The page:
Pupils have mixed feelings about last year of high school
IT’S ALL over bar the results for the matrics of 2011, who said a final farewell yesterday to their high school days.
Now, with the last exam paper completed this week, hundreds of thousands of matrics start the countdown to the release of the results on January 5 next year.
Last year’s matrics managed a 67.8 percent pass rate in the Western Cape.
Weekend Argus spoke to some local matrics to get their opinion on their final year of school.
18, head girl of Groenvlei High School in Lansdowne, said she would always have fond memories of her matric year.
“The year went off very smoothly and now it’s only the long wait till the results.”
“I will always remember my matric ball, my valedictory ceremony and the matric camp for the Grade 12s of Groenvlei.”
“The exams went off well, but there was lots of pressure on us to excel. I struggled a bit with my maths paper but I am confident that I will pass.”
“I’ve applied to CPUT to study teaching. It is something I’ve always wanted to do. I think teaching is an honourable way to give back to the community.
“My application was successful and I will be heading off to CPUT as soon as I get my results. I’m a bit sad to leave school behind, but I’m ready for the challenges ahead.”
“I’ve already started to look for work during the holidays, and submitted a few applications to keep me busy… I will be in Cape Town for the big day, waiting at school with everybody else when the results are released.”
18, of Groote Schuur High School in Claremont, said his matric year was a lot of fun – except for the studying.
“Everything about this year was great – the matric ball, break-time at school and just spending time with classmates.”
“I’m glad to see the back of the matric exams. I thought they went okay… every paper I wrote, I felt confident.”
“I am applying to further my studies at the College of Cape Town, where I hope to qualify as a draughtsman.
“I have always enjoyed drawings. I did arts at school and would like to get the necessary skills to draw plans of buildings or machines – to make a living.
“But I am also contemplating a possible future in architecture.”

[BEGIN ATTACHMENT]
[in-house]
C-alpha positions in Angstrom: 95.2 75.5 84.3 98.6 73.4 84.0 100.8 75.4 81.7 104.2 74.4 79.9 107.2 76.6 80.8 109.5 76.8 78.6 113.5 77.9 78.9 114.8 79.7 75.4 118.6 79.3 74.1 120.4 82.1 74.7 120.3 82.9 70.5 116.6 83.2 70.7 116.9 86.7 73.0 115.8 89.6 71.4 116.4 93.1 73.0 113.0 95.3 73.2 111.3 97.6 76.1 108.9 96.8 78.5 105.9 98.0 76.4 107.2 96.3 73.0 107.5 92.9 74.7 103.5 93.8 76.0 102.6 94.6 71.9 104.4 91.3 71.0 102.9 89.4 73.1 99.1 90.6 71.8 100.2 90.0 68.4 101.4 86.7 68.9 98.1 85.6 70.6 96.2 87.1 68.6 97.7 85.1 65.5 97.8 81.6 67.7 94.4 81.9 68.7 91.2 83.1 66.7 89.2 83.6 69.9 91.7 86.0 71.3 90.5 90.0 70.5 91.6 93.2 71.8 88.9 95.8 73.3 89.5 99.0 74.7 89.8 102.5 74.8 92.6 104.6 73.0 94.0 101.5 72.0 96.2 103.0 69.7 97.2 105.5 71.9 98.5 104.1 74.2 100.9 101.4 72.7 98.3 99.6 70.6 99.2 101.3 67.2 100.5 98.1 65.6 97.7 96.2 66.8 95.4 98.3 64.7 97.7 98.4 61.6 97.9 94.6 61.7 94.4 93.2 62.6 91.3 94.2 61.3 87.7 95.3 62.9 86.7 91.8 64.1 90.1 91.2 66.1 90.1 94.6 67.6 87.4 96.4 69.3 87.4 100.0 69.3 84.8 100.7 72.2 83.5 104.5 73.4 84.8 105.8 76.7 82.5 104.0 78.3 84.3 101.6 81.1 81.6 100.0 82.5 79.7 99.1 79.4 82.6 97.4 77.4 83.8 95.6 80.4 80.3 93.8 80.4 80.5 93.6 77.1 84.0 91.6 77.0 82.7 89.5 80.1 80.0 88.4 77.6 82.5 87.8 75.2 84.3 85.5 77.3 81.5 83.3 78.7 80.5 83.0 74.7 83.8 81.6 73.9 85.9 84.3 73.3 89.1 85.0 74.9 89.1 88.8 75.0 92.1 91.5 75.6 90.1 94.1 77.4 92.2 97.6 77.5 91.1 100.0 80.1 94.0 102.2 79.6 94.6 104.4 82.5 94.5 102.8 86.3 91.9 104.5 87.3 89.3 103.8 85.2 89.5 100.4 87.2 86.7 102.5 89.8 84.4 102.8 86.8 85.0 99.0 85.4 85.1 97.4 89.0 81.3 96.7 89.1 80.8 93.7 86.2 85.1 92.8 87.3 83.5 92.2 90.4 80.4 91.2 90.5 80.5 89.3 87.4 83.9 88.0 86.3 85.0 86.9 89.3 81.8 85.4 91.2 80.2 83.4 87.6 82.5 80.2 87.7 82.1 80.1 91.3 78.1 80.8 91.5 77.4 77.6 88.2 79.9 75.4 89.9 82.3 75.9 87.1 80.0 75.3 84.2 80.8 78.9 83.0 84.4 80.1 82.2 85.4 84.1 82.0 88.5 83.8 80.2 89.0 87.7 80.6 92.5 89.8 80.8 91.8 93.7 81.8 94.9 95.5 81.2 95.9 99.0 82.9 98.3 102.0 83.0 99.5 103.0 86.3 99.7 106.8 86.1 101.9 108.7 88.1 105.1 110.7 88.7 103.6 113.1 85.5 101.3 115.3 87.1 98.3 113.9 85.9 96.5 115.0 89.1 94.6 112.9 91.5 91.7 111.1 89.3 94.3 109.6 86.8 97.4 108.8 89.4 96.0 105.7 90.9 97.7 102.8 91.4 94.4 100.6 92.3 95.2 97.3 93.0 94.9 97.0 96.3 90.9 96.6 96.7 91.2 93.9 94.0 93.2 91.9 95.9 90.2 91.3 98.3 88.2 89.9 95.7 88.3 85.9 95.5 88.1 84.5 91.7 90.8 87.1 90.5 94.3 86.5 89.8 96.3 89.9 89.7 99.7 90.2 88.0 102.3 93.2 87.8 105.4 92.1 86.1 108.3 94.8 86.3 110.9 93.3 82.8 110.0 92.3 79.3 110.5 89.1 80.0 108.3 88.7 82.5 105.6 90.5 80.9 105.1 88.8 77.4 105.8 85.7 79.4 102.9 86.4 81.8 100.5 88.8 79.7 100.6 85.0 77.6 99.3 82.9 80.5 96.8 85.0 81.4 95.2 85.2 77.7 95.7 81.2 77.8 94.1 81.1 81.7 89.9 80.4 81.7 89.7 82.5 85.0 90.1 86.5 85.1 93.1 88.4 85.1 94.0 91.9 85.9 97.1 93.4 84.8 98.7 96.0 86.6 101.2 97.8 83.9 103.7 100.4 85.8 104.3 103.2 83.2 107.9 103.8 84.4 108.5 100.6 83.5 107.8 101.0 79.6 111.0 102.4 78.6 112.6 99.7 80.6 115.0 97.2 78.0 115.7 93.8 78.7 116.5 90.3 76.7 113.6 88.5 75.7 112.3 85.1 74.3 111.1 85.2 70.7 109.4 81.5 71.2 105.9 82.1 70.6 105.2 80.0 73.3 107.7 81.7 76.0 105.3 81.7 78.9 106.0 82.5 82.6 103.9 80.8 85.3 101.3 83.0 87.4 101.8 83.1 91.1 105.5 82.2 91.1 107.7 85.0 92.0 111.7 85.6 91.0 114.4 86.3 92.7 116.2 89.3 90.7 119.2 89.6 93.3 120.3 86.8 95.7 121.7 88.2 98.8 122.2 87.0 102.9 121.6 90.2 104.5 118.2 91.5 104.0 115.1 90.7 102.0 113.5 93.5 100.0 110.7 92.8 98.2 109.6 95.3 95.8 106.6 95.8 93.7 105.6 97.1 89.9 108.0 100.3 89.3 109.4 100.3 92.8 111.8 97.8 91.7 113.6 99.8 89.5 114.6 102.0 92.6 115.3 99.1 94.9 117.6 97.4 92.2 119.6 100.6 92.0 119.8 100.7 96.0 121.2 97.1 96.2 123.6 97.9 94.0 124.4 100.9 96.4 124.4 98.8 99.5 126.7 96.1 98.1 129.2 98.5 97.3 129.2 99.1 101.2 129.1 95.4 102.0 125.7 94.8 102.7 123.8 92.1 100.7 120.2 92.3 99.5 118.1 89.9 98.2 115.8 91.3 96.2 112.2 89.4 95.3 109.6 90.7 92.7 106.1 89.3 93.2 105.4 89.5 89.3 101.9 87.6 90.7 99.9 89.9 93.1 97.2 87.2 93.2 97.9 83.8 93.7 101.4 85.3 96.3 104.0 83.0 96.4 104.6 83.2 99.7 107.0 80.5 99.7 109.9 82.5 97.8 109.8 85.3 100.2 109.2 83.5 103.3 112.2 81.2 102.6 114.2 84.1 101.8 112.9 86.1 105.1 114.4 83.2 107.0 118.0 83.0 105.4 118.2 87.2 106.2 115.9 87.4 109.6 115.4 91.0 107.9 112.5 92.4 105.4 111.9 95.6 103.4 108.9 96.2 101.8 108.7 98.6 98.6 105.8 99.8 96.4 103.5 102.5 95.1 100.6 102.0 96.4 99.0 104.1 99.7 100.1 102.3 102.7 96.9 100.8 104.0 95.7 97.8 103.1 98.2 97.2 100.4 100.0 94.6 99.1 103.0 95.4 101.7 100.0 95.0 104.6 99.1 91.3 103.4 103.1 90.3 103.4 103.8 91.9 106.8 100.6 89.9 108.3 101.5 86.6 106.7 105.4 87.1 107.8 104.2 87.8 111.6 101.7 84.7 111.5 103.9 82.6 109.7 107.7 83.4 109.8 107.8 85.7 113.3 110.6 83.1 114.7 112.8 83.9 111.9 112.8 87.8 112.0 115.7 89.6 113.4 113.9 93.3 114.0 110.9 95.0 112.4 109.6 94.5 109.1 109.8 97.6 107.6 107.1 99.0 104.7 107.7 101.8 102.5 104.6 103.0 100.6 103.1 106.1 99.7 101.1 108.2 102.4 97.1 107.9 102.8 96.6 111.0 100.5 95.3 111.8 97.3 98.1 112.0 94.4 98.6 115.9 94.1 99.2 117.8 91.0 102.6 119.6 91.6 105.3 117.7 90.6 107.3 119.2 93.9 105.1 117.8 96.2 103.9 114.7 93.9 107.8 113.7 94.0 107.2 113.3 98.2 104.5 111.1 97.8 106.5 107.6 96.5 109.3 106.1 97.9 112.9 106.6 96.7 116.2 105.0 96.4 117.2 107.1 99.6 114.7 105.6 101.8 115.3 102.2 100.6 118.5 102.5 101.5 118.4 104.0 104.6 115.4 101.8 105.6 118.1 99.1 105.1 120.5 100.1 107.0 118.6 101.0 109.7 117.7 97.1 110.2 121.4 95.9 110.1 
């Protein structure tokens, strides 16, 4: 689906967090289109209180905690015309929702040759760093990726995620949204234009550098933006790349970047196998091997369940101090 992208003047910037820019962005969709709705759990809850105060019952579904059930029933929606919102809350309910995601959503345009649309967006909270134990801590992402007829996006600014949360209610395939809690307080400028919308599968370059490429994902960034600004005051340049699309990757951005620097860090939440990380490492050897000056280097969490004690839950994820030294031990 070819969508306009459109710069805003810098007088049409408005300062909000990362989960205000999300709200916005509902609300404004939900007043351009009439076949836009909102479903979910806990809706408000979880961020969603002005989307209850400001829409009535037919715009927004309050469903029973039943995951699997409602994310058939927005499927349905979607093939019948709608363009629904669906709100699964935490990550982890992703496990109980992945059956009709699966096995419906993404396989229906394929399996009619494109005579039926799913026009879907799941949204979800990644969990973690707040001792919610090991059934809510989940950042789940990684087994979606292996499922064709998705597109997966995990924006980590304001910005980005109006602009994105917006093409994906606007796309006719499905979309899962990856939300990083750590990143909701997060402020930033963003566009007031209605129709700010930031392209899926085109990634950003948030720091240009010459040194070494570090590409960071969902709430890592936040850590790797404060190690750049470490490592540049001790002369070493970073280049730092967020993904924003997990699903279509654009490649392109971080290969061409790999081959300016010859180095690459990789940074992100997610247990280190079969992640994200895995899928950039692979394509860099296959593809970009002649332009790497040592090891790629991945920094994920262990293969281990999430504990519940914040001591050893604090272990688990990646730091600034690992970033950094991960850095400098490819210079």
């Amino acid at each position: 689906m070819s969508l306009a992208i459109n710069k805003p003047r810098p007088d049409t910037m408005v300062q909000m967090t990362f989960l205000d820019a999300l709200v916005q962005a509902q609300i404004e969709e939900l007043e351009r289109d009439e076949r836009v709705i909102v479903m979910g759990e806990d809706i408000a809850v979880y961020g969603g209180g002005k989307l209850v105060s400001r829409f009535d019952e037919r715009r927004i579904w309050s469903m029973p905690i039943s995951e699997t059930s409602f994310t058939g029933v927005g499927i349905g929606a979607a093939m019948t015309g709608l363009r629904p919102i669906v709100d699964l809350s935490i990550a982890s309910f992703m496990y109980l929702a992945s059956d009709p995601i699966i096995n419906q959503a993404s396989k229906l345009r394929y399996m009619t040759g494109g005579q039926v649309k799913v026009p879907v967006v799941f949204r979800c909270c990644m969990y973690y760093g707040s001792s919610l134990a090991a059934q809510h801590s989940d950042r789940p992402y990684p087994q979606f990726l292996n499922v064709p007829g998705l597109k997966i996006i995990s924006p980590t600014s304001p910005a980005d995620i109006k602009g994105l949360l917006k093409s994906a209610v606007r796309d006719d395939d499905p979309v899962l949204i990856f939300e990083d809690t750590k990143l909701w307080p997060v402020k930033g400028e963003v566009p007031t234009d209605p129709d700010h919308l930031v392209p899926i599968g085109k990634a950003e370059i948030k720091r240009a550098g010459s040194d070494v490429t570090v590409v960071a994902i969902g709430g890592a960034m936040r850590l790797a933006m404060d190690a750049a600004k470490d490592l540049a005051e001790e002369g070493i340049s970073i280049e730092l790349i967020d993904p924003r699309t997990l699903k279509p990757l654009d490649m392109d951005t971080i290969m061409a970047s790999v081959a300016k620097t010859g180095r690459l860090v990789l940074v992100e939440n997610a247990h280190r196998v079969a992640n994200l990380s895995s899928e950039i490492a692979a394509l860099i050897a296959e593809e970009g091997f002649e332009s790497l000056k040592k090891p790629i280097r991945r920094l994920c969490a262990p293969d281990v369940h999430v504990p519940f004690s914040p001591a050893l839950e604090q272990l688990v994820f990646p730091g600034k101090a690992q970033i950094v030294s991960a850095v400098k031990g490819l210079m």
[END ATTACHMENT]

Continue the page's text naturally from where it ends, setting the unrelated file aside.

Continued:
“I’m looking for a holiday job for the time being. But if that fails I’ll be relaxing and spending time with my family until the results are released.”
18, of Herschel Girls School in Claremont, said she enjoyed her entire high school life.
“My matric dance was undoubtedly the best memory for the year.
“As a grade we were all just so close on that night. Even though it was held early in the year, it left a great feeling of unity and closeness among the group of about 100 matrics.”
“Finishing matric brings with it a sense of achievement, especially after writing your final paper. I have been an A student so far, and I am fairly confident that I will get good marks at the end of year.”
“I applied to Stellenbosch, Rhodes and UCT, but decided to stay closer to home.
“I’ve decided to study business science at UCT next year. I have always wanted to further my business studies or even accountancy.”
“I’m jetting off to London next week for a holiday with my mom, and will be spending Christmas and New Year with my family in Port Elizabeth. But I will definitely be back in the Mother City when the results are announced.” 18, of Belgravia High School in Athlone, said her matric year was the best year of her life.
“What made the final school year so memorable is the study group I was part of. One of our teachers arranged for us to study together and it just worked out great.”
“I wasn’t very nervous but I must admit that accountancy, physics and maths were slightly difficult papers. I was very nervous about writing those three subjects, but despite this I am confident that I nailed the exams.”
“I’ve always wanted to be an accountant; since I can remember I’ve loved accountancy. I applied to Stellenbosch University, UWC and UCT. So far I have been accepted at Stellenbosch and UCT. I’m still deciding, but for now it’s just about waiting for my results.”
“I’m already looking for a holiday job to keep me busy and celebrate my freedom from high school. But I know I will miss those days.”
19, of Masibambisane High School in Delft, said his matric year was filled with ups and downs.
“My best memory is standing up for the rights of students suffering at the hands of a principal who used bullying tactics against pupils. We fought for our rights without the support of our teachers, and risked a lot. But it was all worth it to expose the injustices happening at our school.”
“It was a hectic year, but I believe due to the hard work I’ve put in, I am confident that I will make it. The exams were not too difficult but I can’t say it was easy either. I’ve studied hard, even though I had an axe hanging over my head when the principal refused to give me my examination timetable containing my unique exam number. And when I finally got it, the wrong subjects were listed.”
“I want to be a lawyer and I’m well on my way to achieving this dream. I’ve applied to the University of the Western Cape and my application was successful. I did it all on my own, despite my circumstances. I’ve seen and lived the plight of the poor, and I will use the law to fight for the rights of the masses.”
“I’m leaving for the Eastern Cape in the next week to spend time with my family. I will be there when the matric results are announced.”
‘BEST’: Catherine Andrews
‘GREAT’: Amir Samuels
‘UNITY’: Caitlin Hayward